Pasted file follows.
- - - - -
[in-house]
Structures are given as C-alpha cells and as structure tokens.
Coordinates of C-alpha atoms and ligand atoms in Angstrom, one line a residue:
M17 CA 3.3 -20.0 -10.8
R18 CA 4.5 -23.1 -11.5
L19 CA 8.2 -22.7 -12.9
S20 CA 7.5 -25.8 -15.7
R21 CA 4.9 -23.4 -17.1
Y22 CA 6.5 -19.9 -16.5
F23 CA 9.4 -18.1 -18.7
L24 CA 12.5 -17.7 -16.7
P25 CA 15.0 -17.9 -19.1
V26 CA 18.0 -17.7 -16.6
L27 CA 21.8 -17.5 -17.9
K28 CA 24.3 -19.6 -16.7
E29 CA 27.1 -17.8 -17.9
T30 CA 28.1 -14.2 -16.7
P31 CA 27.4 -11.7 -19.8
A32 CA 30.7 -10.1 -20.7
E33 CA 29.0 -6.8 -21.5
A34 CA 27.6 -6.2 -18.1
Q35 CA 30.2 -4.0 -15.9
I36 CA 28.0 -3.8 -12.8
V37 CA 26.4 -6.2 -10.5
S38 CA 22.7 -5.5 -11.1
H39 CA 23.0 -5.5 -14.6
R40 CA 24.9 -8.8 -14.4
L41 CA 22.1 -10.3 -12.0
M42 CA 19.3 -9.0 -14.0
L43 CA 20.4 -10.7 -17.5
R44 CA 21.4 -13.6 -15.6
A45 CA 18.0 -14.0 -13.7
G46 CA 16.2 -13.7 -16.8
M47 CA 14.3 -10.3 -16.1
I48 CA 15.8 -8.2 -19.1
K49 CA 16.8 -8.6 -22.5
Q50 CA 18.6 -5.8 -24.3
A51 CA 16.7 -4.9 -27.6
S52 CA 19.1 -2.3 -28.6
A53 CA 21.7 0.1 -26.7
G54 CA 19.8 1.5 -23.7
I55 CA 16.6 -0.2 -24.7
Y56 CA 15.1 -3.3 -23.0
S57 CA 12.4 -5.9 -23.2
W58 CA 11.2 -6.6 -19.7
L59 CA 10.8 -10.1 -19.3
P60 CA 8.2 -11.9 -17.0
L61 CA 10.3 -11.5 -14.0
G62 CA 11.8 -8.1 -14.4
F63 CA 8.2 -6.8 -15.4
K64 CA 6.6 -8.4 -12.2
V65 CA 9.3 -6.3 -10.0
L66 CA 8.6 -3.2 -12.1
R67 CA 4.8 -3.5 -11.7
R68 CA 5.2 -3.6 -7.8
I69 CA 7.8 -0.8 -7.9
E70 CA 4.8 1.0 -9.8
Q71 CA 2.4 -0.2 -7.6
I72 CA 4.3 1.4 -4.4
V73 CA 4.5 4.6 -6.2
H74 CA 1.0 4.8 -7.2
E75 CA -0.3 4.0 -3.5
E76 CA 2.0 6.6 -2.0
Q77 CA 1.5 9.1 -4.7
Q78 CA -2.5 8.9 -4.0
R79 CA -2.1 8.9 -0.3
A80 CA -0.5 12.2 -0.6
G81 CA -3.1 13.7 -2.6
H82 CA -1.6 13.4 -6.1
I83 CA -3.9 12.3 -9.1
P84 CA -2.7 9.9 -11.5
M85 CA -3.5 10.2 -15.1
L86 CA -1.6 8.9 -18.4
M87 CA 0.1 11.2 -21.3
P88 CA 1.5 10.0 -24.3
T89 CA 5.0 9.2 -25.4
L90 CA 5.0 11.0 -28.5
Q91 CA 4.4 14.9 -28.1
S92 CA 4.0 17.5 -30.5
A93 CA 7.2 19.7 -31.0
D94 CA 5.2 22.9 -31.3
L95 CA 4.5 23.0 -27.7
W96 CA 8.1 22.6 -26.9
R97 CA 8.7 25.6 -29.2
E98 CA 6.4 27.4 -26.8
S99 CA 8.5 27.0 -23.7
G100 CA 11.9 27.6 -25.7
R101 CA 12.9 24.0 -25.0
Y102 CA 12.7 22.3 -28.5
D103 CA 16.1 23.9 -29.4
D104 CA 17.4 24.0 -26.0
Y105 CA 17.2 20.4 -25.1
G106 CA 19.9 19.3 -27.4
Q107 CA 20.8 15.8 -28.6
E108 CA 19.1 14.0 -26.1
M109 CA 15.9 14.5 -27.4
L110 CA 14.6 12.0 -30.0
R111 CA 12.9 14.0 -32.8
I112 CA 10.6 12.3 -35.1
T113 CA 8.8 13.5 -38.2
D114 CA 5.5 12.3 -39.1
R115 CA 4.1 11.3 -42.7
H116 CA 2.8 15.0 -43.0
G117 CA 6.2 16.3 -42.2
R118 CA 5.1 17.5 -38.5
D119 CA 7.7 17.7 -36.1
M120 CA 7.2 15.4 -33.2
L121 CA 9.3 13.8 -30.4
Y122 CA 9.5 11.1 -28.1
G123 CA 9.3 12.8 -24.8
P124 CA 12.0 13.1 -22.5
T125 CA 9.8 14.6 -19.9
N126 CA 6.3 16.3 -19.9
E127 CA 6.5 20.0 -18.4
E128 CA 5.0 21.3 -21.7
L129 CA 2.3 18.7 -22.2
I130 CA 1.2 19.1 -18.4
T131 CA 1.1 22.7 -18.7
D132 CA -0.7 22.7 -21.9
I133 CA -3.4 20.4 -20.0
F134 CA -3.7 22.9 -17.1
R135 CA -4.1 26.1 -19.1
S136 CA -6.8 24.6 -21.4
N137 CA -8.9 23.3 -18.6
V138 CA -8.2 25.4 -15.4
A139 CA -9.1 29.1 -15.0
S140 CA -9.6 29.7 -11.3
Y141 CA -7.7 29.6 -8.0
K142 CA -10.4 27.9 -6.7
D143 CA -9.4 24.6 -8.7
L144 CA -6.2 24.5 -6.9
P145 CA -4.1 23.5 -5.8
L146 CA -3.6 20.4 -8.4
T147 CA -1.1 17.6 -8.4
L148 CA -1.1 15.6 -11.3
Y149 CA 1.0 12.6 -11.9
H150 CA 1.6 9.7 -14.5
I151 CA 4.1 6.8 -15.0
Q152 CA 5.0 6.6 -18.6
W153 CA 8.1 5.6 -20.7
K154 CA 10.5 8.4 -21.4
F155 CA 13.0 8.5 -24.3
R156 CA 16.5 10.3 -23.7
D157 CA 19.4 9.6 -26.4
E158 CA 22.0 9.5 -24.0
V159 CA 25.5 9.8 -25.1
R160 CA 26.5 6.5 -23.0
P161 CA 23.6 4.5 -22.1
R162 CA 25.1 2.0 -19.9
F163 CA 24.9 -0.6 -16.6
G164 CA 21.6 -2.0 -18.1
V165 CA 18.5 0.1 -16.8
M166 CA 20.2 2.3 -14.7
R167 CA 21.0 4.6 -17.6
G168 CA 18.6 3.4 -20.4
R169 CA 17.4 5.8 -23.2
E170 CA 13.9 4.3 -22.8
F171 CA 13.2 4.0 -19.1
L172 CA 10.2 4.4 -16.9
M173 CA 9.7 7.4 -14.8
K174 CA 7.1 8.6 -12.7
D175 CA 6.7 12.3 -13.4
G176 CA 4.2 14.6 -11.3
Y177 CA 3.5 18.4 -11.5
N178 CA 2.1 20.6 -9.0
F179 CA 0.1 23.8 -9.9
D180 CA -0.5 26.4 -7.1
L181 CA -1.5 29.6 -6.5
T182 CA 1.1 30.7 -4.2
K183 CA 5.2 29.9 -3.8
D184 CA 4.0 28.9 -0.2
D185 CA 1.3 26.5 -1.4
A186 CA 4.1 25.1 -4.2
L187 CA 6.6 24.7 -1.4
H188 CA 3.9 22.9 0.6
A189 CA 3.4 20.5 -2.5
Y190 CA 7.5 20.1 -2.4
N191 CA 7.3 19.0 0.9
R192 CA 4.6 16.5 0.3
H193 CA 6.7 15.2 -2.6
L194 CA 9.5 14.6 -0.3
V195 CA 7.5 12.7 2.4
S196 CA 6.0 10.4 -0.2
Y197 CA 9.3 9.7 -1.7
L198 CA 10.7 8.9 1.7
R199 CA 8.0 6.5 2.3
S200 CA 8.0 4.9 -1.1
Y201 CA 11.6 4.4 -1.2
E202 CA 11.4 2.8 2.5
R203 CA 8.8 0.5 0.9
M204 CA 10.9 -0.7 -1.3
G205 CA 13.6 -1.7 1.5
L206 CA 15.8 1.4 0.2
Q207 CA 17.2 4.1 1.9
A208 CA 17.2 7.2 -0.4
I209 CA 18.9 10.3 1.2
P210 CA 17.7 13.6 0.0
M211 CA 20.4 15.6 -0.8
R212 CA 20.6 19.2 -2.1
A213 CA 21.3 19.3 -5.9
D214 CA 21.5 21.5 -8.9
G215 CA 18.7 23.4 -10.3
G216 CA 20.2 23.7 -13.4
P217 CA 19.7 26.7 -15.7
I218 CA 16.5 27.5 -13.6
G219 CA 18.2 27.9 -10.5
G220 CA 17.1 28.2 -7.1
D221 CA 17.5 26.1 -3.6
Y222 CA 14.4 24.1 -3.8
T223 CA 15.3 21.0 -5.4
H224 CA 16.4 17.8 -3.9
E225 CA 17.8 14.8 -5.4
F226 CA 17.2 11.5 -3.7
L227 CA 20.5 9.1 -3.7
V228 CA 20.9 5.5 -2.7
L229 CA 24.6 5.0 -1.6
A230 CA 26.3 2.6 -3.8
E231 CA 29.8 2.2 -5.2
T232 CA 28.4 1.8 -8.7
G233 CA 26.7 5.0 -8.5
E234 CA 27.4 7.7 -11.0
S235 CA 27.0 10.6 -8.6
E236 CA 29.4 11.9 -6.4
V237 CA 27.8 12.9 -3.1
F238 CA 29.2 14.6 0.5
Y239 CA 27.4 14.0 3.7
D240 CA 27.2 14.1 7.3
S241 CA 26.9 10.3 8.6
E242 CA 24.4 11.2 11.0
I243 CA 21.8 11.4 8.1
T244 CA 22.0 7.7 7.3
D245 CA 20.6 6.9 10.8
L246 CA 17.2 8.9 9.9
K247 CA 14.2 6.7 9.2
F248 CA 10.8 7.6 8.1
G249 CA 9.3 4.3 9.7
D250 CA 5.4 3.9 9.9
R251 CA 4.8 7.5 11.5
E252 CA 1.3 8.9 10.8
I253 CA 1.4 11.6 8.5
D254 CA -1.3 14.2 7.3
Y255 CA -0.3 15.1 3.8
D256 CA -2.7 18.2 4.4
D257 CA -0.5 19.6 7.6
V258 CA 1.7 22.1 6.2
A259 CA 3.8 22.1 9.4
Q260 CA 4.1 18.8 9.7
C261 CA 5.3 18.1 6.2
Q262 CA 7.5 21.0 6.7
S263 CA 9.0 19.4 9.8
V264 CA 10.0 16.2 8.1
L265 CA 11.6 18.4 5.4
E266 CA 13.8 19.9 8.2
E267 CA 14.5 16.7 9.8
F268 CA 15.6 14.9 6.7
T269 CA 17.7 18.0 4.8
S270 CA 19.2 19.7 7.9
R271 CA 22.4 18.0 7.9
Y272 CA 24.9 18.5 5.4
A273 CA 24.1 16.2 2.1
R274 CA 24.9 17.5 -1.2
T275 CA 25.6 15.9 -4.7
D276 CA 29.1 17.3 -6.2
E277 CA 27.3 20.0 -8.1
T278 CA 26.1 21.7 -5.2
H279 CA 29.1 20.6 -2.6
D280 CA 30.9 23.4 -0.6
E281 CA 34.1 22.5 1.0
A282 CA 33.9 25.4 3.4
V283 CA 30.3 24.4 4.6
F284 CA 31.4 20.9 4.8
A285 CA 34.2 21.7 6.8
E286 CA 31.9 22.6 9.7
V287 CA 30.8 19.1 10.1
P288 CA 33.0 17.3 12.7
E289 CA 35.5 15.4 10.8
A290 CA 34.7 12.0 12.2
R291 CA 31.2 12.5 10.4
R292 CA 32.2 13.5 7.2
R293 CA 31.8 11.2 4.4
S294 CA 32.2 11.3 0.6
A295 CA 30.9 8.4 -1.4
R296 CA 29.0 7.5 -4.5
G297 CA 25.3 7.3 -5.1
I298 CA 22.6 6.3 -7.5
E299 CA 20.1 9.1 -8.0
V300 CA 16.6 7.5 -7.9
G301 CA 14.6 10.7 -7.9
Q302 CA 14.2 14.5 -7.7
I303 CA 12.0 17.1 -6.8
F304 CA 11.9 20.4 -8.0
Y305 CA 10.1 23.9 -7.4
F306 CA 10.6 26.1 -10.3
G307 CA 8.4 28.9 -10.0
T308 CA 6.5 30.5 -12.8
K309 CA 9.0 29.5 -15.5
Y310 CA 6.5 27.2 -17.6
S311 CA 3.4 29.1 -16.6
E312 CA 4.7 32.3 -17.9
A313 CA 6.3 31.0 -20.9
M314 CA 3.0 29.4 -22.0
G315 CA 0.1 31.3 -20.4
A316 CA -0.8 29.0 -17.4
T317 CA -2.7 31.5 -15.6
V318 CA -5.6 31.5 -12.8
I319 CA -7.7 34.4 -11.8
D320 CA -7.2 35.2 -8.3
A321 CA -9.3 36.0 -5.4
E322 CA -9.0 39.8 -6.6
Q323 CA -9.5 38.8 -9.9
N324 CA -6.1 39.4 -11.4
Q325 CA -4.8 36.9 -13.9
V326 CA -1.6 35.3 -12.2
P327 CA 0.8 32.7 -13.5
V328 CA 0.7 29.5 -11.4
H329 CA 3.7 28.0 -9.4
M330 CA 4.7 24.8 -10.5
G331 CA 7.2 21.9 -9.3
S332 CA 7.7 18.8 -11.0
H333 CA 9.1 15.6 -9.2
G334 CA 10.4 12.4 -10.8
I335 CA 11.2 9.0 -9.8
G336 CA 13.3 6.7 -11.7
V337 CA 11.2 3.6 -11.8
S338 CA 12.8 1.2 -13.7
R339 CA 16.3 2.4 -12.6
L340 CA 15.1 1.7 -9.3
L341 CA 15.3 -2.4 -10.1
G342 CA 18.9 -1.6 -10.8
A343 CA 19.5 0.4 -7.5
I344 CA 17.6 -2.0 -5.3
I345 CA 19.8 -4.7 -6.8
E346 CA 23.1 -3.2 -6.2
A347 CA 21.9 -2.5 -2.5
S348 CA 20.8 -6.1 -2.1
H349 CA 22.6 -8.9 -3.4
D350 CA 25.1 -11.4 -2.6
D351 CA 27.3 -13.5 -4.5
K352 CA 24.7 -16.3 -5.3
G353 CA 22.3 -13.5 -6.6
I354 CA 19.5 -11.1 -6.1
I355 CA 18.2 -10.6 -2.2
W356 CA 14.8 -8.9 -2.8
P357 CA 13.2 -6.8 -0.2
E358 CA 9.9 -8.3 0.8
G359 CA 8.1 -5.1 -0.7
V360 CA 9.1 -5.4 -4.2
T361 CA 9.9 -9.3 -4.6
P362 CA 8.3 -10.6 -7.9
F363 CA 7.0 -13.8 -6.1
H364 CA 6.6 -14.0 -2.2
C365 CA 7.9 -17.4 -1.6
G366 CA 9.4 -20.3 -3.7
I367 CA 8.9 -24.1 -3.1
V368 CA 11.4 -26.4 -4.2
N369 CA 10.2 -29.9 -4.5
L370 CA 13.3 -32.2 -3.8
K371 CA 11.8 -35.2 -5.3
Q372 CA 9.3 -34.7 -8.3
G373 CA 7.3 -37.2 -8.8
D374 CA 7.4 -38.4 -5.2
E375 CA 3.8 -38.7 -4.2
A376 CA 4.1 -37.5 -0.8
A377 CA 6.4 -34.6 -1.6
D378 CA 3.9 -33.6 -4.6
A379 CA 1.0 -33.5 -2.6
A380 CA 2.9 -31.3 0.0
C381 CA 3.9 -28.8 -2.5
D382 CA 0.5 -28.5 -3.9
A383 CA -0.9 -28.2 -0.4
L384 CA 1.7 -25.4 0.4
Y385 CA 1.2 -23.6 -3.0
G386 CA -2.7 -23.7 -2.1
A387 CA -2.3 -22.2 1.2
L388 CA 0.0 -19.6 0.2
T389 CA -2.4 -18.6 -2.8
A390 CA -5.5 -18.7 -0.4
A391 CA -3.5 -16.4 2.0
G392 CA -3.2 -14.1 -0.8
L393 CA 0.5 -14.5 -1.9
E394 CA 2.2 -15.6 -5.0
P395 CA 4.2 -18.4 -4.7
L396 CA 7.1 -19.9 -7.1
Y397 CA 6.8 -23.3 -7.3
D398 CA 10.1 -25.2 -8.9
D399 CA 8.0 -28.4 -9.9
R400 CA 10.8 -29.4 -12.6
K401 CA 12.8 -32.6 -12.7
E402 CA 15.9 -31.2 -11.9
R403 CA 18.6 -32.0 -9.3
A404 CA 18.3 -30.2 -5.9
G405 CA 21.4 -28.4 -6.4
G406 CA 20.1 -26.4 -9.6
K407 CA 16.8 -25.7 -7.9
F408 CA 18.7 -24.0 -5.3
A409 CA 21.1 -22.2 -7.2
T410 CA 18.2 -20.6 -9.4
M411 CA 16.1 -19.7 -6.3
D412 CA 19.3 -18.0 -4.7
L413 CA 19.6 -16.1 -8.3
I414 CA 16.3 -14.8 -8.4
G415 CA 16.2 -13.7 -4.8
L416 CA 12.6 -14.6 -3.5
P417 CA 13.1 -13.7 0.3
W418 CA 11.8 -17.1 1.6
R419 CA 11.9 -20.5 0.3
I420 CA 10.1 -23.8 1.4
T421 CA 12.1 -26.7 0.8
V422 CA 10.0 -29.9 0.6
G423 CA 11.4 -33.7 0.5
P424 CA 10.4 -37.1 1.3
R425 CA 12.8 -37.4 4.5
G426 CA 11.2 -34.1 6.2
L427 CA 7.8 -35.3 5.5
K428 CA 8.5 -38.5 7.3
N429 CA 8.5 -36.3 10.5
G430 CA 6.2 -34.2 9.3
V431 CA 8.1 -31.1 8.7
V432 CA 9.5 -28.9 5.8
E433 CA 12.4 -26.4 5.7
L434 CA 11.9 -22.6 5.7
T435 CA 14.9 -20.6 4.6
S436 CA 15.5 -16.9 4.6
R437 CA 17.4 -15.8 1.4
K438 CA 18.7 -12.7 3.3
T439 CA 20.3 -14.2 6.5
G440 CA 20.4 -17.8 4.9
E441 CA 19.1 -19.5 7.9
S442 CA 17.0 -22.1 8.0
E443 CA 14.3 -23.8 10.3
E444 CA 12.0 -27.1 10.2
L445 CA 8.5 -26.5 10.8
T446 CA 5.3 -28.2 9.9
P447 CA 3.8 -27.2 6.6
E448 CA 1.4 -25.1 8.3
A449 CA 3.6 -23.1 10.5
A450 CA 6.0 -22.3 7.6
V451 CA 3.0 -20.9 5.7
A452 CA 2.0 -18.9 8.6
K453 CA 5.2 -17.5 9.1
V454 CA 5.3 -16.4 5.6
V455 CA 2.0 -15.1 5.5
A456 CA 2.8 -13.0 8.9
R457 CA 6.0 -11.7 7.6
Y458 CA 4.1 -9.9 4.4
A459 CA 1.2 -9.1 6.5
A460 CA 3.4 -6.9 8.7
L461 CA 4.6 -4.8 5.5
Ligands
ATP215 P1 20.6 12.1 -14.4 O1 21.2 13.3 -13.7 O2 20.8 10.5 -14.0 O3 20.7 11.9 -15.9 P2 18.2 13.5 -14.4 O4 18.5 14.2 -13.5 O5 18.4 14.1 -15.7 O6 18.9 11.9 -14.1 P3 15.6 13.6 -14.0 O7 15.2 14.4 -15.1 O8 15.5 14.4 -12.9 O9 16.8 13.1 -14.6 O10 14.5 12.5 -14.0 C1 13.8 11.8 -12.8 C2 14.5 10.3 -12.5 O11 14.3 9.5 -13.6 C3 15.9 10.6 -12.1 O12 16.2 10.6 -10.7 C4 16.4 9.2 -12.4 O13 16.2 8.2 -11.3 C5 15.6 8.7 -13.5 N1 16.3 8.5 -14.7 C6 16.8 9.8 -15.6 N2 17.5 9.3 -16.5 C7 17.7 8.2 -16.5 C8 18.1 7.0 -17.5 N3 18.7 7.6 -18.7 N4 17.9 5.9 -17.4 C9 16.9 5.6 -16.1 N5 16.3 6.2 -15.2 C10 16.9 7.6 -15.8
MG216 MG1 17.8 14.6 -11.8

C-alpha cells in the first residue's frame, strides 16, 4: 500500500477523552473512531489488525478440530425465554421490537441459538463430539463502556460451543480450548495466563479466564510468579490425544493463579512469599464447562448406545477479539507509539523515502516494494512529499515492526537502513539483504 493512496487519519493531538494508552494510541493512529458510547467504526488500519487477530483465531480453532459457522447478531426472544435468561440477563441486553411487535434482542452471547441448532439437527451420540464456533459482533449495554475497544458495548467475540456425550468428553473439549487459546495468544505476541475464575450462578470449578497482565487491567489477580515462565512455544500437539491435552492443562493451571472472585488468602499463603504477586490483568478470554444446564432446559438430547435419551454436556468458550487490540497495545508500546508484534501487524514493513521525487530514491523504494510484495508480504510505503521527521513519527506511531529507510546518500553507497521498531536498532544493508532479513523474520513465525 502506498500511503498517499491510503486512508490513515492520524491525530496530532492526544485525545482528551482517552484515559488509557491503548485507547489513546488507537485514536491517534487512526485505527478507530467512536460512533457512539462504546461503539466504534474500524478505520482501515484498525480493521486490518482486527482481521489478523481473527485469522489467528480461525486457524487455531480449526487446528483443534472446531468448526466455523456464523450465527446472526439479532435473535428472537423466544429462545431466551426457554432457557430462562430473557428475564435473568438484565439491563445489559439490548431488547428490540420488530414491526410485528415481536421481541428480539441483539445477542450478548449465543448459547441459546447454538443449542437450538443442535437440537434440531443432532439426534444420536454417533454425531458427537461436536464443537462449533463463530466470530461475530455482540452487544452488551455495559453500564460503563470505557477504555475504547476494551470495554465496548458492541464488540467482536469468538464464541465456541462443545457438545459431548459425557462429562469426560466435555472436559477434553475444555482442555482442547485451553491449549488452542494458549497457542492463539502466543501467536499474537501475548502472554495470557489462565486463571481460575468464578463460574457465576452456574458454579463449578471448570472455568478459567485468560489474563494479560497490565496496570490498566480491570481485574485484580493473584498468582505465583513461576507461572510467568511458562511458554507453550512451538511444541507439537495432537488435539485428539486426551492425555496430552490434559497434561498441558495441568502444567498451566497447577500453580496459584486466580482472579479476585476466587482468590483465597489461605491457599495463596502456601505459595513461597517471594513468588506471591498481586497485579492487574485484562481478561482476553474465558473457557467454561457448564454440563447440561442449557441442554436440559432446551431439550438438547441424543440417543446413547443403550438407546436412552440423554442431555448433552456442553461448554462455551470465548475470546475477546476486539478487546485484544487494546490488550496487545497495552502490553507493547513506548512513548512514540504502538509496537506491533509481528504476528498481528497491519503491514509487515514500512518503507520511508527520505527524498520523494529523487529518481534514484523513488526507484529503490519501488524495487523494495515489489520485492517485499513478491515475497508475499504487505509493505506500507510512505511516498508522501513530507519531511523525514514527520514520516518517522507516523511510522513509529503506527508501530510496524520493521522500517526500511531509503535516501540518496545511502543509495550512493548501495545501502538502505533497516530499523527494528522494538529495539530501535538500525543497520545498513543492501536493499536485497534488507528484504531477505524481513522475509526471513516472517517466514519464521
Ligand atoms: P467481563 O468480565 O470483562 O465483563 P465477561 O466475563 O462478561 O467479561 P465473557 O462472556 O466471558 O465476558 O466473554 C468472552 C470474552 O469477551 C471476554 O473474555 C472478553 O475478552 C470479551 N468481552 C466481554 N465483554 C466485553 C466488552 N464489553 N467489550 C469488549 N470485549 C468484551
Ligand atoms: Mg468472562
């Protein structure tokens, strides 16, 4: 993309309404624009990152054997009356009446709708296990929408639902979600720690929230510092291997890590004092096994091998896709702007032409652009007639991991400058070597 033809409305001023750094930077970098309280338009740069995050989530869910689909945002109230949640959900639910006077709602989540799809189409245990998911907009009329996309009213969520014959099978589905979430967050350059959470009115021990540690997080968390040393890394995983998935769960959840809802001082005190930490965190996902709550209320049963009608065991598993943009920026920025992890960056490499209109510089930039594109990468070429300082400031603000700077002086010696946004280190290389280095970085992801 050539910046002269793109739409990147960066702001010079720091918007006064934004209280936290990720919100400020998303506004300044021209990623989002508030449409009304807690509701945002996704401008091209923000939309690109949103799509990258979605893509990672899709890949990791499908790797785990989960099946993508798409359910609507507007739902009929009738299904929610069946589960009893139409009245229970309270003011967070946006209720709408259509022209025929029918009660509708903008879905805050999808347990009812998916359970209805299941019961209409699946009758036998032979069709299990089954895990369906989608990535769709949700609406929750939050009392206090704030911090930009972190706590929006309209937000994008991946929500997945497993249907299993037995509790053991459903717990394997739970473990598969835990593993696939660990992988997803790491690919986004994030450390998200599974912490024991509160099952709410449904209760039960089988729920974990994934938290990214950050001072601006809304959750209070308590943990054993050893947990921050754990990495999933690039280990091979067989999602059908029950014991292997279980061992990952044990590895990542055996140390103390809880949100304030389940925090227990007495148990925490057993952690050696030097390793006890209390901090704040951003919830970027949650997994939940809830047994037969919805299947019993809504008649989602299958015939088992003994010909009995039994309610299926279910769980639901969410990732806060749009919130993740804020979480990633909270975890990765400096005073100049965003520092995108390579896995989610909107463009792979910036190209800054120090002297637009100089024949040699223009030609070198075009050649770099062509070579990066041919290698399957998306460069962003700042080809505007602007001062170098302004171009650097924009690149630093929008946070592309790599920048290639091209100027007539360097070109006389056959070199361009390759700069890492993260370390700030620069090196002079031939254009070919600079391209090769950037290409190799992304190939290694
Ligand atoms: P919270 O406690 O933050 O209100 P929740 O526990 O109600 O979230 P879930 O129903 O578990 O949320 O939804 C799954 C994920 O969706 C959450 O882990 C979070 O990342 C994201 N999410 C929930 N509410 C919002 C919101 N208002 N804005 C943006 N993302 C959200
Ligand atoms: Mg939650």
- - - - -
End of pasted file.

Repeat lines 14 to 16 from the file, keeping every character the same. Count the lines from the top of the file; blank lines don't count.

L27 CA 21.8 -17.5 -17.9
K28 CA 24.3 -19.6 -16.7
E29 CA 27.1 -17.8 -17.9